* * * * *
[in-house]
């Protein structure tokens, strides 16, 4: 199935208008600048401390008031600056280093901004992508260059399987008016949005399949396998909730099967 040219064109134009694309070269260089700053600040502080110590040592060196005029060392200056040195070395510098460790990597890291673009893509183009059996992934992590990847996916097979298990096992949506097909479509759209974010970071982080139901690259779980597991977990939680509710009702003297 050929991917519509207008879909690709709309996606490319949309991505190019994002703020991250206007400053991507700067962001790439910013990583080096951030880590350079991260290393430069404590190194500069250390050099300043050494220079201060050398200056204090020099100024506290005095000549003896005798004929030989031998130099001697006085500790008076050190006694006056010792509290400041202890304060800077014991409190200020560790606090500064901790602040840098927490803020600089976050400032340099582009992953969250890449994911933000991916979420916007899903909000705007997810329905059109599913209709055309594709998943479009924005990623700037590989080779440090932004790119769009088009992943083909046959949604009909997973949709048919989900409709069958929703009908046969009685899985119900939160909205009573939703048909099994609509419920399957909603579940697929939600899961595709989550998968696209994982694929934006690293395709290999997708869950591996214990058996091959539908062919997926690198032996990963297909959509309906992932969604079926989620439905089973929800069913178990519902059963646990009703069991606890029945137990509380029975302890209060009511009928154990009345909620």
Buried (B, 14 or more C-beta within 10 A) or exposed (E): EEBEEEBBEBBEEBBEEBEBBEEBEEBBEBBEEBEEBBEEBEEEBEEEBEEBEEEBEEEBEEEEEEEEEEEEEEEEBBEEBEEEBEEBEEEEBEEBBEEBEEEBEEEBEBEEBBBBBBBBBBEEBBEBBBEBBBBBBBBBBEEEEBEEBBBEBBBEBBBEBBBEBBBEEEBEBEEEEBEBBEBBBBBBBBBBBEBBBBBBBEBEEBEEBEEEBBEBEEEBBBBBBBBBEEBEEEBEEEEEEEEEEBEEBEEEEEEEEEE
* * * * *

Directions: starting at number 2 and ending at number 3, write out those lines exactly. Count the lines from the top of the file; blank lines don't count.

């Protein structure tokens, strides 16, 4: 199935208008600048401390008031600056280093901004992508260059399987008016949005399949396998909730099967 040219064109134009694309070269260089700053600040502080110590040592060196005029060392200056040195070395510098460790990597890291673009893509183009059996992934992590990847996916097979298990096992949506097909479509759209974010970071982080139901690259779980597991977990939680509710009702003297 050929991917519509207008879909690709709309996606490319949309991505190019994002703020991250206007400053991507700067962001790439910013990583080096951030880590350079991260290393430069404590190194500069250390050099300043050494220079201060050398200056204090020099100024506290005095000549003896005798004929030989031998130099001697006085500790008076050190006694006056010792509290400041202890304060800077014991409190200020560790606090500064901790602040840098927490803020600089976050400032340099582009992953969250890449994911933000991916979420916007899903909000705007997810329905059109599913209709055309594709998943479009924005990623700037590989080779440090932004790119769009088009992943083909046959949604009909997973949709048919989900409709069958929703009908046969009685899985119900939160909205009573939703048909099994609509419920399957909603579940697929939600899961595709989550998968696209994982694929934006690293395709290999997708869950591996214990058996091959539908062919997926690198032996990963297909959509309906992932969604079926989620439905089973929800069913178990519902059963646990009703069991606890029945137990509380029975302890209060009511009928154990009345909620």
Buried (B, 14 or more C-beta within 10 A) or exposed (E): EEBEEEBBEBBEEBBEEBEBBEEBEEBBEBBEEBEEBBEEBEEEBEEEBEEBEEEBEEEBEEEEEEEEEEEEEEEEBBEEBEEEBEEBEEEEBEEBBEEBEEEBEEEBEBEEBBBBBBBBBBEEBBEBBBEBBBBBBBBBBEEEEBEEBBBEBBBEBBBEBBBEBBBEEEBEBEEEEBEBBEBBBBBBBBBBBEBBBBBBBEBEEBEEBEEEBBEBEEEBBBBBBBBBEEBEEEBEEEEEEEEEEBEEBEEEEEEEEEE